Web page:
Sicker Than Sicko

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I’ve never liked Michael Moore’s movies much, but Sicko is way better than anything he’s done before. He really exposes the madness of our medical system. He does this partly with some horror stories about people who couldn’t get help. But, more importantly, he shows how they do it better in England, Canada, and France.

All these countries spend far less on health care than the U.S. does (40% to 70% as much), but they cover everybody and have much better health. Even Cuba, a very poor country that spends 4 cents on health per person for every $1 we spend, has similar life expectancy and health outcomes.

Other countries’ health-care systems are better because they a) cover everyone for basic care, and b) focus more on prevention and basic care and less on expensive treatments of advanced disease. This has the effect of helping people stay healthier, which saves a lot of money and improves quality of life. The U.S. system, in contrast, doesn’t pay much for prevention or wellness, but spends billions treating advanced complications and keeping very sick people barely alive.

I write about the failings of American medicine in my book Diabetes: Sugar-coated Crisis—who gets it, who profits, and how to stop it (New Society, 2006). I explain how our $2,000,000,000,000 medical system may actually do more harm than good. One example relevant to Diabetes Self-Management readers: In the 1990’s, four diabetes treatment centers operated in Manhattan, teaching and supporting self-management. All had excellent results in controlling blood glucose and preventing complications. Their patients were living good lives. Clinically, they were a great success.

They all closed within ten years. Why? Because insurance paid so little for these prevention services that the clinics all lost money. The only time they could get paid was when they failed. When someone needed an amputation or laser eye surgery, they made money, but when people stayed well, they operated at a loss. So they had to stop.

Meanwhile, in this same time period, nearly 50 dialysis centers opened in New York. Almost all of their patients were people with one of the worst complications of diabetes: kidney failure. Many had very low qualities of life, but they were kept alive. Insurers paid for the service, and the dialysis companies made nice profits.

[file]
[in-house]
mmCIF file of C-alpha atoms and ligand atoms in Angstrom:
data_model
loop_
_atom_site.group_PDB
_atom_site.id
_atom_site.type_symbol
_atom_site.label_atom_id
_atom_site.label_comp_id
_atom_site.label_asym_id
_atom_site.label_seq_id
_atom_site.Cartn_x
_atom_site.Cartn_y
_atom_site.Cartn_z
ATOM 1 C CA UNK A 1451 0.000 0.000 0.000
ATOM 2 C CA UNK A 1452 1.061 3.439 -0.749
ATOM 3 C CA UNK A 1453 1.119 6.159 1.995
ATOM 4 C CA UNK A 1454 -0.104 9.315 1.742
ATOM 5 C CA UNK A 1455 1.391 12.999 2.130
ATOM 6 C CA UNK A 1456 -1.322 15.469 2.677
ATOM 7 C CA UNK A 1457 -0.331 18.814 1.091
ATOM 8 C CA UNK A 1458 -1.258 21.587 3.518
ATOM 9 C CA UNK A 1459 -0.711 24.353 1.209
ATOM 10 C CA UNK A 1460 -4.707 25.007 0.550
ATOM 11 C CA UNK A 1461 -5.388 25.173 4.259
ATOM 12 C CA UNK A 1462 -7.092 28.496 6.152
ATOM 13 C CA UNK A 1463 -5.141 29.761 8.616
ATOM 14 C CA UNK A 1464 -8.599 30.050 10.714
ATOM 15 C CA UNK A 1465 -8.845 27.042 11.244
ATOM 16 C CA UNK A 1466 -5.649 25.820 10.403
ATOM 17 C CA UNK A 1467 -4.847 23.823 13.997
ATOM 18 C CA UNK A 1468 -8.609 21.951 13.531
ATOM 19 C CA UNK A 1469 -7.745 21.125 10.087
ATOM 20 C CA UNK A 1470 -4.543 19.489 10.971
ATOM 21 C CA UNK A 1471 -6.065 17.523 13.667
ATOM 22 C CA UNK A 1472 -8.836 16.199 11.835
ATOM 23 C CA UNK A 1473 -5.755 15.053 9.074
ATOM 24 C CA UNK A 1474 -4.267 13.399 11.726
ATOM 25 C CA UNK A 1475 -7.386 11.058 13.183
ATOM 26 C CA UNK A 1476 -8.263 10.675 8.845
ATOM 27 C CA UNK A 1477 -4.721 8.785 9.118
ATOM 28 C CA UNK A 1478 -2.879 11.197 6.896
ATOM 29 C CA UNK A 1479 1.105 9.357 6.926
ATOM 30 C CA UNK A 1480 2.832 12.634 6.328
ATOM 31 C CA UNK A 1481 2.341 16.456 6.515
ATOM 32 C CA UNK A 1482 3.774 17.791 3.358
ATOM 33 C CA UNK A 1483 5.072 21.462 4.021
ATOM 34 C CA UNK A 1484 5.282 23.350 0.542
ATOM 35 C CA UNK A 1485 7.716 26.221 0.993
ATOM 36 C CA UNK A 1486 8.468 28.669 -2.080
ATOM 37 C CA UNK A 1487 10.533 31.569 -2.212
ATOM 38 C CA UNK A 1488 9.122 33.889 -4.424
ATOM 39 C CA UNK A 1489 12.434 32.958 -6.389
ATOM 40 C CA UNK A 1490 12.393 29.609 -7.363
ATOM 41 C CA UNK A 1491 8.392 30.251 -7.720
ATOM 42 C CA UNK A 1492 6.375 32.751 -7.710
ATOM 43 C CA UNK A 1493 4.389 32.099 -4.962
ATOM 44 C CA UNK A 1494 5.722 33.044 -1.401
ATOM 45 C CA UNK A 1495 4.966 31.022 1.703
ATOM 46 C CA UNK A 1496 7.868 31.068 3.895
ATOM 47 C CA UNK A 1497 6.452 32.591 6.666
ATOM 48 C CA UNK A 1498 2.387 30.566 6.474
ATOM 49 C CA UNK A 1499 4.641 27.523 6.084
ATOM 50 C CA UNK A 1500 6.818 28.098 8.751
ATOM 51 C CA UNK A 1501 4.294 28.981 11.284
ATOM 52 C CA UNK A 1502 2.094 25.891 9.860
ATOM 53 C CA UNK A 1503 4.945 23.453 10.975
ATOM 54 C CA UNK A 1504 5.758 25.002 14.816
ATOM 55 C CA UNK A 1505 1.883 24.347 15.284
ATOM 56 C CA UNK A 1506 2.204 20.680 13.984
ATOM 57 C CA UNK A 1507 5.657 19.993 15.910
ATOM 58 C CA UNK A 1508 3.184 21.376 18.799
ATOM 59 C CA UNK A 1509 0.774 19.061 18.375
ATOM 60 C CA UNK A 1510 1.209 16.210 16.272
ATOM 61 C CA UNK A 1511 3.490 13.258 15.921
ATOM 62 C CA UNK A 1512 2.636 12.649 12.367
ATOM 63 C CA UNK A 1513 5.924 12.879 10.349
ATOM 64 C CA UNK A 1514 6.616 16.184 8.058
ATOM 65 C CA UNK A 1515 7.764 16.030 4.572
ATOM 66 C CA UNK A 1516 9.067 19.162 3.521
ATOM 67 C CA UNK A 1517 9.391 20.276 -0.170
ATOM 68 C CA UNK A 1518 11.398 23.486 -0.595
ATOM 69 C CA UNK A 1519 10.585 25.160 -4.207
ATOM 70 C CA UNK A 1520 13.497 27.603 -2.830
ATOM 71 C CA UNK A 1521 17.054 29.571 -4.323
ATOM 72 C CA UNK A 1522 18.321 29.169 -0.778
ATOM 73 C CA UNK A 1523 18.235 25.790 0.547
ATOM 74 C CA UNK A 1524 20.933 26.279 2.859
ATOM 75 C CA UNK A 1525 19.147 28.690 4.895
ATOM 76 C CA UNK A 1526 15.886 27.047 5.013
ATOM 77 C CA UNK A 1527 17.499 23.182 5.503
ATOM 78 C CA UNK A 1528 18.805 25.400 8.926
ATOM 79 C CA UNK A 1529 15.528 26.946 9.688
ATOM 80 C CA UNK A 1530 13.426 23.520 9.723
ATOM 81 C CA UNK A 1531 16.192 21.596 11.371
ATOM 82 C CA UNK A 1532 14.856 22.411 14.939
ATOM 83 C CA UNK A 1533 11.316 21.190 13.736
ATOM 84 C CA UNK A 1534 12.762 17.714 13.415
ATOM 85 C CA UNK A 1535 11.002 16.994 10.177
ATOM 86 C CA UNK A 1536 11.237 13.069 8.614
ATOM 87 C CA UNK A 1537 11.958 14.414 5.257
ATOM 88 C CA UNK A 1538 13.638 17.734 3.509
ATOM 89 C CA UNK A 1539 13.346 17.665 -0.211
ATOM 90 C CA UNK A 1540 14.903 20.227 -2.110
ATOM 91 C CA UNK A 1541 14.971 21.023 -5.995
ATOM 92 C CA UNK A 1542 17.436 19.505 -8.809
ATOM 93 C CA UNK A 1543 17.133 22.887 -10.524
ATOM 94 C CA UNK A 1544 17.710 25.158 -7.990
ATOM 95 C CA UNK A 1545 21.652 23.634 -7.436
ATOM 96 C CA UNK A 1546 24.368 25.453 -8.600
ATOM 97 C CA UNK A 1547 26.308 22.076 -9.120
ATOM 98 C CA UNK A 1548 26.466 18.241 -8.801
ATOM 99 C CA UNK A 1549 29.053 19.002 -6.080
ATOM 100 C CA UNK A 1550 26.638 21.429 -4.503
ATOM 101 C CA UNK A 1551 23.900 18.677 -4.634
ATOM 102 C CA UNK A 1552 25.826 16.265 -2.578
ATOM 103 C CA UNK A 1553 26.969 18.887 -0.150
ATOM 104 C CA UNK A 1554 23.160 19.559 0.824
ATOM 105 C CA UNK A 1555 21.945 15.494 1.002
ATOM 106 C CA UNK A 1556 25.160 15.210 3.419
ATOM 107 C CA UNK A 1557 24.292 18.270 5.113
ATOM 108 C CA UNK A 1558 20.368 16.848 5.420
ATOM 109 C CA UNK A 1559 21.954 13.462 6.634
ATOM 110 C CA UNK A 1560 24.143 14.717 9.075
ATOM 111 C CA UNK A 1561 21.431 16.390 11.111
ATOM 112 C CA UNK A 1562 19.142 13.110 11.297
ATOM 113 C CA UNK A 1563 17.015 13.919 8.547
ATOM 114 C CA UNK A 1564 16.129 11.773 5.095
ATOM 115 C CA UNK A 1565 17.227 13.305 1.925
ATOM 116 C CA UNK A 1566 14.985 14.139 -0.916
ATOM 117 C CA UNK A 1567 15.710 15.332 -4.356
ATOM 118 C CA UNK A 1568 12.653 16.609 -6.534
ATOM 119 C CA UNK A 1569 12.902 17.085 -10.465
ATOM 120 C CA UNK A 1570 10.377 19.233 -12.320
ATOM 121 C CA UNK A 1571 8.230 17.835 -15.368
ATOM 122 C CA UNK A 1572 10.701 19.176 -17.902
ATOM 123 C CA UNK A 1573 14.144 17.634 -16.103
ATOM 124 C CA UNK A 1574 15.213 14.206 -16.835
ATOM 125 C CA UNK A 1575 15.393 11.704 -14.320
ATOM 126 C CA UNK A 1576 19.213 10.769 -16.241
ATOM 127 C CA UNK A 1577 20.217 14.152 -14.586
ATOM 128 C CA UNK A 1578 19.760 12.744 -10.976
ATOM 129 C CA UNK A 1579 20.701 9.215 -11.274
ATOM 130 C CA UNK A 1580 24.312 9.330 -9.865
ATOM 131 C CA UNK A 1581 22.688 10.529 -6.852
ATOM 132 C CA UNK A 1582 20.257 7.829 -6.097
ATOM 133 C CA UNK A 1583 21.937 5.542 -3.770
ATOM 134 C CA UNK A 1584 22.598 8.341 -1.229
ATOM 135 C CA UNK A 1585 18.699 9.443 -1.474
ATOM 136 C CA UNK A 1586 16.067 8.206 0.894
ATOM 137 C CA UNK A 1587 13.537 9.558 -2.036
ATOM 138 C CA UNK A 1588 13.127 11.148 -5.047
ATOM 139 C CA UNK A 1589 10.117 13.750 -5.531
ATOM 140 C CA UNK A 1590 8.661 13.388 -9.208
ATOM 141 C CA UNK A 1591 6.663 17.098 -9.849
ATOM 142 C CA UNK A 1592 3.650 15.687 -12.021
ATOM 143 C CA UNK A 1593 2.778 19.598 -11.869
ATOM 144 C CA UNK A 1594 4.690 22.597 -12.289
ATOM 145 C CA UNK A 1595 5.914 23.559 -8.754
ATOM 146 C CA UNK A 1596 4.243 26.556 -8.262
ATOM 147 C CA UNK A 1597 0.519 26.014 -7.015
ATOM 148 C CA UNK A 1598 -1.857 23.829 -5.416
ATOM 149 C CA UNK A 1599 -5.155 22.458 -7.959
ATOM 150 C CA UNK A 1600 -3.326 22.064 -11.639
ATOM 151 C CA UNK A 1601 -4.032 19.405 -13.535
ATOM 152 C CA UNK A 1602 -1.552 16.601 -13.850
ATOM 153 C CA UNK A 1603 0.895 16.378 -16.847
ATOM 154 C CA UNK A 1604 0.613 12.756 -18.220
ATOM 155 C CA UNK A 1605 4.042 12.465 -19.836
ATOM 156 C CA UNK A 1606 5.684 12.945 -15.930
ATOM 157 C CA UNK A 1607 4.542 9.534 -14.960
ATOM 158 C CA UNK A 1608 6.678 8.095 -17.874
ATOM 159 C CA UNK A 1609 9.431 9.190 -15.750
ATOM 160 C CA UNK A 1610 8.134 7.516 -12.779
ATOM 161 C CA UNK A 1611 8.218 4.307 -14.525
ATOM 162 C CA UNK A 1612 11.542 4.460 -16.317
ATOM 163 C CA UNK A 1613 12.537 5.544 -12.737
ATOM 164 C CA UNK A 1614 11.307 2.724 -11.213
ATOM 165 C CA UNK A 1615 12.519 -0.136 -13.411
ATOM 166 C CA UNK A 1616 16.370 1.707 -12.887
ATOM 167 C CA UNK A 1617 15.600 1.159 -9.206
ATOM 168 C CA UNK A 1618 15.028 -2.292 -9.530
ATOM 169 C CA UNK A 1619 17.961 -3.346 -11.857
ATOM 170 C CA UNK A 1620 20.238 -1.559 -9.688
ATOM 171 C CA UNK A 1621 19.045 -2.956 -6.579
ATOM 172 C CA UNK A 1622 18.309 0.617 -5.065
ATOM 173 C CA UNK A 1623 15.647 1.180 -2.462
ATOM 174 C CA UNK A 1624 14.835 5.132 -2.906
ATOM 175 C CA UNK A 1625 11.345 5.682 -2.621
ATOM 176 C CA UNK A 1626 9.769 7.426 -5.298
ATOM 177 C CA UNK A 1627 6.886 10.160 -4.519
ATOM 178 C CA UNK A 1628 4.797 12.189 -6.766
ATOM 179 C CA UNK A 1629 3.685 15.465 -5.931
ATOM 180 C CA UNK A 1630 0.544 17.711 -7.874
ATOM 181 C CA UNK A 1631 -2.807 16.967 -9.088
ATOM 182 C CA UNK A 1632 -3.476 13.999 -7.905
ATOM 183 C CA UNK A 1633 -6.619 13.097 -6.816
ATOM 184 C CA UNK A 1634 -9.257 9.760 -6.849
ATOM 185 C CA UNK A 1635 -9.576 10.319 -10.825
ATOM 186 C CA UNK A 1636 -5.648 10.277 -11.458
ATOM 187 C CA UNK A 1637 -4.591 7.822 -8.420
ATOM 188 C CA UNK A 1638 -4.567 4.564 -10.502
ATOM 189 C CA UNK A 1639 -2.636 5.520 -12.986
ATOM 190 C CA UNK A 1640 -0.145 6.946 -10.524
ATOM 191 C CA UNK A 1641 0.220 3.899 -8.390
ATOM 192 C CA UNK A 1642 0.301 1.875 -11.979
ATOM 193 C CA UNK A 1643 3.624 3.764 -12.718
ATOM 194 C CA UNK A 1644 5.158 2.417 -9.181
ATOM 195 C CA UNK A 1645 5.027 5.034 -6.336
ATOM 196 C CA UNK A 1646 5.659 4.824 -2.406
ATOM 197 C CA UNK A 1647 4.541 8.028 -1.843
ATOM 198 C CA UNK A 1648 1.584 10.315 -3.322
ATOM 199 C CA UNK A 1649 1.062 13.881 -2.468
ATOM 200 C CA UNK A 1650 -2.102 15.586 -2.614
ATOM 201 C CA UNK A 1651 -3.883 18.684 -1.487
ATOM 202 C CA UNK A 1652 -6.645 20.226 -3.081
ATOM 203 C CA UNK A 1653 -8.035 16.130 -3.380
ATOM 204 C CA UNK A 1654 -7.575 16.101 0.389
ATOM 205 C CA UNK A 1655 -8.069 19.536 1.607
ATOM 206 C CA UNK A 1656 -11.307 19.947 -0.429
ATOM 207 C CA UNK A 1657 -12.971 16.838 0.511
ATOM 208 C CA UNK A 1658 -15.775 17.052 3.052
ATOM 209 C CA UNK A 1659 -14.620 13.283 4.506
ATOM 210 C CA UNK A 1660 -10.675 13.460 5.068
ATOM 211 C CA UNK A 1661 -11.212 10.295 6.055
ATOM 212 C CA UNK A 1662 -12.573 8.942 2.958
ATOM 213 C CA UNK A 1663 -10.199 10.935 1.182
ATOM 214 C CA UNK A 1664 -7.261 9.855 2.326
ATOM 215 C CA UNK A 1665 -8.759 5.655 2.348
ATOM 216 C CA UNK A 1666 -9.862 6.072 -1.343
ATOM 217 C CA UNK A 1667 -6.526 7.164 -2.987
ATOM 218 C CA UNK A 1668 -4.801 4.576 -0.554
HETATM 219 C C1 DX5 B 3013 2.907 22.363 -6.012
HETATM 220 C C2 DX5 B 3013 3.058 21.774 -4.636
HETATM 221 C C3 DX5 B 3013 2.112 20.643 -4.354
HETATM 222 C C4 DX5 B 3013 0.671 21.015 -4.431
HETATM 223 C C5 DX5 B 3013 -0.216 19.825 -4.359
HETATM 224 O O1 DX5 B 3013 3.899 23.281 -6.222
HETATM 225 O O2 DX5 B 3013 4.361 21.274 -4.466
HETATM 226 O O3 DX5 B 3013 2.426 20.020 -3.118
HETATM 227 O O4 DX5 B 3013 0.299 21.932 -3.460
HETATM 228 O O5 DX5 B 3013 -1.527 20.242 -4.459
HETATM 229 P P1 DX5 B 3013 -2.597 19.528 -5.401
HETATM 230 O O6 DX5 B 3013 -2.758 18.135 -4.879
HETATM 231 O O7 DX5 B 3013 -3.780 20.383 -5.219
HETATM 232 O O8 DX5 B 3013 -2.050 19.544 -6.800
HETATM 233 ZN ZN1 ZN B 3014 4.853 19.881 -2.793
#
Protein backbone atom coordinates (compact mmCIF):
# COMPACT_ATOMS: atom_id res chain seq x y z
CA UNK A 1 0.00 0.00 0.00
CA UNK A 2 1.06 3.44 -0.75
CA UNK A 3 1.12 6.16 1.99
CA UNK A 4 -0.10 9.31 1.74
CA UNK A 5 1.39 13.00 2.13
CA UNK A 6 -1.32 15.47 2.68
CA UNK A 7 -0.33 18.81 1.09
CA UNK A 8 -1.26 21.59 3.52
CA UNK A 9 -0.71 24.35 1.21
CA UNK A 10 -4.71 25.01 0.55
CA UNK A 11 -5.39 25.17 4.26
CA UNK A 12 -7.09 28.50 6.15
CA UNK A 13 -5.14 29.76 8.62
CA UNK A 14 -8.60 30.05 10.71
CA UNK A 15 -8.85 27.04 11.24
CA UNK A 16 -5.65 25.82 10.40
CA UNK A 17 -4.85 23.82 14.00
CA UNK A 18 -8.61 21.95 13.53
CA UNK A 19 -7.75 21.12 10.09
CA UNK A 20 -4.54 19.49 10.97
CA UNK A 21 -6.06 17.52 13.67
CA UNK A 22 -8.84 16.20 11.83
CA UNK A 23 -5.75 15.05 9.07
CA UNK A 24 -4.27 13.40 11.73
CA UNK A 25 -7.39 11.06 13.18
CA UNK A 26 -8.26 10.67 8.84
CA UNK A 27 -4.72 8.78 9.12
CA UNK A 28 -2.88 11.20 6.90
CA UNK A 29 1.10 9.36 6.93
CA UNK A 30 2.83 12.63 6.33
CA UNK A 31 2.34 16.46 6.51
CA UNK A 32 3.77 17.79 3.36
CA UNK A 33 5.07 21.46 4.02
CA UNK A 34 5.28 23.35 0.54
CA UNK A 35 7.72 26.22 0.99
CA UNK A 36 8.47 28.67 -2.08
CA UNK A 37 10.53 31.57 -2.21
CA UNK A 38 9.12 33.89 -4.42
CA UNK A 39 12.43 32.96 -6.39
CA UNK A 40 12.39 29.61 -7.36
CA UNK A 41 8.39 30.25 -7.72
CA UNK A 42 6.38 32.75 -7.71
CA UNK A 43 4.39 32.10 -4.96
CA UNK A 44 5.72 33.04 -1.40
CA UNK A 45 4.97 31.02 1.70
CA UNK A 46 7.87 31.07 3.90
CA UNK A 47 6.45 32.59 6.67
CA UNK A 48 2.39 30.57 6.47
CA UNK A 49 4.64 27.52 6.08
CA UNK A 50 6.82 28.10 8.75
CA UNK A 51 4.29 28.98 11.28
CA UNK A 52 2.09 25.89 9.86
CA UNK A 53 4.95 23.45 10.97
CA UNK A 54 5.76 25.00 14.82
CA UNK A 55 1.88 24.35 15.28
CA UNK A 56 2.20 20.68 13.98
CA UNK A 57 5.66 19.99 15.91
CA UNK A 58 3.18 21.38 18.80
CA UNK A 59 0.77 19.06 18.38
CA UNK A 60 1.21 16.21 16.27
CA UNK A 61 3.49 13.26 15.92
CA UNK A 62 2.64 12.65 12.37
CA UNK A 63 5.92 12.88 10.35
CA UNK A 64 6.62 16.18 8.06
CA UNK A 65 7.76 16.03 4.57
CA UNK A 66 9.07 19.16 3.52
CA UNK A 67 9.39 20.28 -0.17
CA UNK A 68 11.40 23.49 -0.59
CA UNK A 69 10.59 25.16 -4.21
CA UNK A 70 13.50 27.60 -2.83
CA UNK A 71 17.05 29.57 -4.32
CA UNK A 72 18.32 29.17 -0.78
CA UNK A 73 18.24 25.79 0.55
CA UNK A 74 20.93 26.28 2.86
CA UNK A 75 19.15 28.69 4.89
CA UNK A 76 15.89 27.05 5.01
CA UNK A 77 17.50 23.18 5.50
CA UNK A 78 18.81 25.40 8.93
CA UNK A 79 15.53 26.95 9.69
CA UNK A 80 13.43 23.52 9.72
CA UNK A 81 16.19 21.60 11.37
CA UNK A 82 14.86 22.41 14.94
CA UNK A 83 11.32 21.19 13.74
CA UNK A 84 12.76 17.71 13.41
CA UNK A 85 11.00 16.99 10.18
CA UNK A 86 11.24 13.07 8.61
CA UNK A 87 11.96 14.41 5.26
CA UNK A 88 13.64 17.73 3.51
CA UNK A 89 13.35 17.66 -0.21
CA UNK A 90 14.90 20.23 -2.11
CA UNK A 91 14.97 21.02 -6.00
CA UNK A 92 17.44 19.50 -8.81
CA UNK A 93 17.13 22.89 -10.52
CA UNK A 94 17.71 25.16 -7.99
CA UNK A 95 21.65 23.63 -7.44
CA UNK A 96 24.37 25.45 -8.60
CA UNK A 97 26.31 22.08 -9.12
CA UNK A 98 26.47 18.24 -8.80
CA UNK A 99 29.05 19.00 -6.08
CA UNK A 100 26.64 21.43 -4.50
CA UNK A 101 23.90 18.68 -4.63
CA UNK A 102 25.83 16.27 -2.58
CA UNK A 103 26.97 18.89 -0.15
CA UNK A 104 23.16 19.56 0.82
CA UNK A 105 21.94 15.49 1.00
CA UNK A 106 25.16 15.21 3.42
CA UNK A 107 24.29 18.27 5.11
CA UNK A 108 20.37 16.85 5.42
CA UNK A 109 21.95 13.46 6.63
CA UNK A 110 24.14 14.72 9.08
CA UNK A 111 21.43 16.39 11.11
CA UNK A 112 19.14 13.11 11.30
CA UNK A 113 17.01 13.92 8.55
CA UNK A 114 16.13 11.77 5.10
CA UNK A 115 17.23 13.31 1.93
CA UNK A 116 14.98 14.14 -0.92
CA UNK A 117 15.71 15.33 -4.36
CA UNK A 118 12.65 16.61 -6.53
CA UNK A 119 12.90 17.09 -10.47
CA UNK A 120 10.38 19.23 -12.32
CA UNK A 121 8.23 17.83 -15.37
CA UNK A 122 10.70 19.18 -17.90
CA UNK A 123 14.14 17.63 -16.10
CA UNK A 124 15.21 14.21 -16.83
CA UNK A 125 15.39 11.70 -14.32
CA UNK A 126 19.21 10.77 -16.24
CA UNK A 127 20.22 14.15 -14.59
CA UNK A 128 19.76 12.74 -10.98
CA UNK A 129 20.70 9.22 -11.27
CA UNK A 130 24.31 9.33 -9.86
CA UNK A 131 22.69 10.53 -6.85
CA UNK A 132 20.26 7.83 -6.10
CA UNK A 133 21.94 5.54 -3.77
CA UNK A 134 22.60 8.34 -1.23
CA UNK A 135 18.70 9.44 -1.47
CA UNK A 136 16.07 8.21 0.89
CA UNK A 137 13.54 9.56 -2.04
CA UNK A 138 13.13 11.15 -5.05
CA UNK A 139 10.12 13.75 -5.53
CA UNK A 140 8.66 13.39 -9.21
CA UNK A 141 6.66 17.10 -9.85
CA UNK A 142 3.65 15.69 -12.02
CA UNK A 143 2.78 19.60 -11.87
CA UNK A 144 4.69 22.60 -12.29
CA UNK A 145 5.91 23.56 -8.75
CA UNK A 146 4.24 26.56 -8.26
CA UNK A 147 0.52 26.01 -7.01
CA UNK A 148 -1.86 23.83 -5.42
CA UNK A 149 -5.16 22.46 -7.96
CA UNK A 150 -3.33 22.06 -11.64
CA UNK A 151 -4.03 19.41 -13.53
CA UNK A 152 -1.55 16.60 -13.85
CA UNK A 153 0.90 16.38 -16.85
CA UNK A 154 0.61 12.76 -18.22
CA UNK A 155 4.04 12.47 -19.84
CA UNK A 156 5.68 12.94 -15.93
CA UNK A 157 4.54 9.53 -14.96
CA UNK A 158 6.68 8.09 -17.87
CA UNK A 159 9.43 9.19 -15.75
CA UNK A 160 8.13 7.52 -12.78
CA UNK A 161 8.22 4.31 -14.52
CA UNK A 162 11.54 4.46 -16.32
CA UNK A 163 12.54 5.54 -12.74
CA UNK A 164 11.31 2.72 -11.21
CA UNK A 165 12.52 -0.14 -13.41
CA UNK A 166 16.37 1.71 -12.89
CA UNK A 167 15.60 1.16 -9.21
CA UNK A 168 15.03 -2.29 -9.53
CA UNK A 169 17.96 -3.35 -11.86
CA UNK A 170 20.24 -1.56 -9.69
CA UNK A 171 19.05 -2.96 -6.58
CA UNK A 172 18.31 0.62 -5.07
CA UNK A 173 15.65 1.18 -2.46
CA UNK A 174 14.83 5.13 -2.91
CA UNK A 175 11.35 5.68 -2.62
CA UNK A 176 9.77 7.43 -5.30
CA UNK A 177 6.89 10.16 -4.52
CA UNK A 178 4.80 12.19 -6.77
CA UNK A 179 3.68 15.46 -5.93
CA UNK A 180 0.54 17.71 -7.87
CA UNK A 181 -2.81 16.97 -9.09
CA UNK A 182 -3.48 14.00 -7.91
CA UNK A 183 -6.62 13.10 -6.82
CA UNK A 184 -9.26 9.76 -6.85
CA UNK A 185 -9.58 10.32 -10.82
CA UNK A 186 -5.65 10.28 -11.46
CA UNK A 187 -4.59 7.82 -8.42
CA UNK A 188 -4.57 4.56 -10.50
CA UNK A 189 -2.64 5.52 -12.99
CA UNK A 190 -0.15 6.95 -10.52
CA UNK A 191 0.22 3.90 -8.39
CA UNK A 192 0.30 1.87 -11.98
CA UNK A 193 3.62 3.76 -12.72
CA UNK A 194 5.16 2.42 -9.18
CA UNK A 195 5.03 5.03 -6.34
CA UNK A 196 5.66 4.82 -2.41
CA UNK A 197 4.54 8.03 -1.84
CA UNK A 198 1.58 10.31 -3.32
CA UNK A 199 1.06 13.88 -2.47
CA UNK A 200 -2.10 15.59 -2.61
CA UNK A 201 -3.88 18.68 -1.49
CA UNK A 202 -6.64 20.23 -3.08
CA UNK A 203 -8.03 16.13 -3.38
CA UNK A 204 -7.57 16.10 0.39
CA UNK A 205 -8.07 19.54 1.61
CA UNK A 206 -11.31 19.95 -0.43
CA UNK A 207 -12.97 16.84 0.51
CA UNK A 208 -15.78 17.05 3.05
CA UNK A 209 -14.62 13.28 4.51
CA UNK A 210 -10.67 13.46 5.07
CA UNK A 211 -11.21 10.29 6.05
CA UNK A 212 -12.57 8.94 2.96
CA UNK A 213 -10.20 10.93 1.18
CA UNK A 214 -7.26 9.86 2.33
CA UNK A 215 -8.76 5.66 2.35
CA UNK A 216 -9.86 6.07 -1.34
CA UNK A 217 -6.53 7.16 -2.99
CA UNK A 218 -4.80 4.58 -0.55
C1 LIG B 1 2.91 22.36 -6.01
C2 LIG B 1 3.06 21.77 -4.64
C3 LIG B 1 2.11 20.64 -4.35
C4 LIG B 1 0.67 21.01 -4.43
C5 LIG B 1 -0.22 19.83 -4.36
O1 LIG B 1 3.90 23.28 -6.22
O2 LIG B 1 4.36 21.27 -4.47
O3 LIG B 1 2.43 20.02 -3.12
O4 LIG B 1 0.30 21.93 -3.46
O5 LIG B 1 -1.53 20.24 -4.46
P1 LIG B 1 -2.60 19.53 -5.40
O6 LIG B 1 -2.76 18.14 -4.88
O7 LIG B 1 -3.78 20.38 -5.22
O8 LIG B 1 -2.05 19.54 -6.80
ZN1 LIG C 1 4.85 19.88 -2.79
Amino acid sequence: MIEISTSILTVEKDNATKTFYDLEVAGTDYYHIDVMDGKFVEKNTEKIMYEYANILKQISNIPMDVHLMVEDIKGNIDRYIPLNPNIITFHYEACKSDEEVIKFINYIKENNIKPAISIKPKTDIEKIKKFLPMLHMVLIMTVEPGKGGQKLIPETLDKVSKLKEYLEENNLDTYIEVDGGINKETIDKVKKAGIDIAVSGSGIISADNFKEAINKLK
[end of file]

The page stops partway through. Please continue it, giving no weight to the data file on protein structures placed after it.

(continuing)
Who Pays for Self-Management?
This is what happens when you have a medical system based on profit. Drug companies and other profitable, high-tech ventures take over more and more of the system. Low-tech interventions like self-management support struggle to stay alive.

For example, Medicare pays for 10 hours of diabetes self-management training (DSMT) in the first year after diagnosis and two hours per year after that, and they don’t pay much. (Most private insurers have similar or even less generous benefits.) As a result, says American Association of Diabetes Educators past president Virginia Zamudio, most people with diabetes don’t have access to DSMT at all.

You would think that insurers would be happy to help people manage diabetes, since the cost of complications is so high. But instead, according to health economics expert Thomas Bodenheimer, M.D., insurers often provide minimal services for people with diabetes, because they want to encourage you to take your business elsewhere. Some insurers are more blunt about it—they won’t sign people with diabetes up at all, or they raise the rates impossibly high. An American Diabetes Association study found that some insurers raised premiums 37.5% for an eight-person business if just one worker had diabetes.

The medical system can hurt people with diabetes in other ways, too, as I’ll discuss in my next blog entry. I’ll also talk about what we can do to protect ourselves and change the system. One group that is working to make the system better is New Health Partnerships. NHP brings providers and patients together to develop better ways to support self-management and to figure out how to make it work economically for everyone.

Please tell me: What have been your experiences with the medical system? How has it helped you and hurt you? What ideas do you have for changing it? And if you haven’t seen Sicko, I encourage you to see it. It’s actually about a lot more than health care. Let me know what you think of it.

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